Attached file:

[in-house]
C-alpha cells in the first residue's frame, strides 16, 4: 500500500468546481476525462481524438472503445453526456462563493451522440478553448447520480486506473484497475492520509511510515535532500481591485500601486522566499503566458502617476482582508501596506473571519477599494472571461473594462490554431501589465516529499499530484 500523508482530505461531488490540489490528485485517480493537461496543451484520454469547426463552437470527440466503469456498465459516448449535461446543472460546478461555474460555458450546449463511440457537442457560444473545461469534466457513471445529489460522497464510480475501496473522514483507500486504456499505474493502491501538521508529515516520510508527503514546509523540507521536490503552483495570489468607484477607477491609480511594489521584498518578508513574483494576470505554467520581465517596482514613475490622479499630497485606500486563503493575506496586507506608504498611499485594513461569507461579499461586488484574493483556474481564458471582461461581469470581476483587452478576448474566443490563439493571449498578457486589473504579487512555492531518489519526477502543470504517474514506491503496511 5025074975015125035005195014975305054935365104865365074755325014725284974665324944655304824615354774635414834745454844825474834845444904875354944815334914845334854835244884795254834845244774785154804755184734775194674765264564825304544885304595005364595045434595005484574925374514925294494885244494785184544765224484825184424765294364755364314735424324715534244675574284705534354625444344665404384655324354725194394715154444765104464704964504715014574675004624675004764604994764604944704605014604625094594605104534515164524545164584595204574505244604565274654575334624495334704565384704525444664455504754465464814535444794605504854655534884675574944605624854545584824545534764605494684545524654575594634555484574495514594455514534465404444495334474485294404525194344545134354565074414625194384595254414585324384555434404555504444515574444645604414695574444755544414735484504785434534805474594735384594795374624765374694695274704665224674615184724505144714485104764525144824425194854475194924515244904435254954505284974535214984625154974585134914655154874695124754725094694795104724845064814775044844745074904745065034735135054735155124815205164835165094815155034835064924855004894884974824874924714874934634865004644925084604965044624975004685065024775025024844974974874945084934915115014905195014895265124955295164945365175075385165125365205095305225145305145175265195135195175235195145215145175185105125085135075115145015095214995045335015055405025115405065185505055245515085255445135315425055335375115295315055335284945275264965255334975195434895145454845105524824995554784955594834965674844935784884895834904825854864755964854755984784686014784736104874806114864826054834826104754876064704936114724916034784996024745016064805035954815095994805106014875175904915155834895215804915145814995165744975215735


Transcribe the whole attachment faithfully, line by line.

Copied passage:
[in-house]
C-alpha cells in the first residue's frame, strides 16, 4: 500500500468546481476525462481524438472503445453526456462563493451522440478553448447520480486506473484497475492520509511510515535532500481591485500601486522566499503566458502617476482582508501596506473571519477599494472571461473594462490554431501589465516529499499530484 500523508482530505461531488490540489490528485485517480493537461496543451484520454469547426463552437470527440466503469456498465459516448449535461446543472460546478461555474460555458450546449463511440457537442457560444473545461469534466457513471445529489460522497464510480475501496473522514483507500486504456499505474493502491501538521508529515516520510508527503514546509523540507521536490503552483495570489468607484477607477491609480511594489521584498518578508513574483494576470505554467520581465517596482514613475490622479499630497485606500486563503493575506496586507506608504498611499485594513461569507461579499461586488484574493483556474481564458471582461461581469470581476483587452478576448474566443490563439493571449498578457486589473504579487512555492531518489519526477502543470504517474514506491503496511 5025074975015125035005195014975305054935365104865365074755325014725284974665324944655304824615354774635414834745454844825474834845444904875354944815334914845334854835244884795254834845244774785154804755184734775194674765264564825304544885304595005364595045434595005484574925374514925294494885244494785184544765224484825184424765294364755364314735424324715534244675574284705534354625444344665404384655324354725194394715154444765104464704964504715014574675004624675004764604994764604944704605014604625094594605104534515164524545164584595204574505244604565274654575334624495334704565384704525444664455504754465464814535444794605504854655534884675574944605624854545584824545534764605494684545524654575594634555484574495514594455514534465404444495334474485294404525194344545134354565074414625194384595254414585324384555434404555504444515574444645604414695574444755544414735484504785434534805474594735384594795374624765374694695274704665224674615184724505144714485104764525144824425194854475194924515244904435254954505284974535214984625154974585134914655154874695124754725094694795104724845064814775044844745074904745065034735135054735155124815205164835165094815155034835064924855004894884974824874924714874934634865004644925084604965044624975004685065024775025024844974974874945084934915115014905195014895265124955295164945365175075385165125365205095305225145305145175265195135195175235195145215145175185105125085135075115145015095214995045335015055405025115405065185505055245515085255445135315425055335375115295315055335284945275264965255334975195434895145454845105524824995554784955594834965674844935784884895834904825854864755964854755984784686014784736104874806114864826054834826104754876064704936114724916034784996024745016064805035954815095994805106014875175904915155834895215804915145814995165744975215735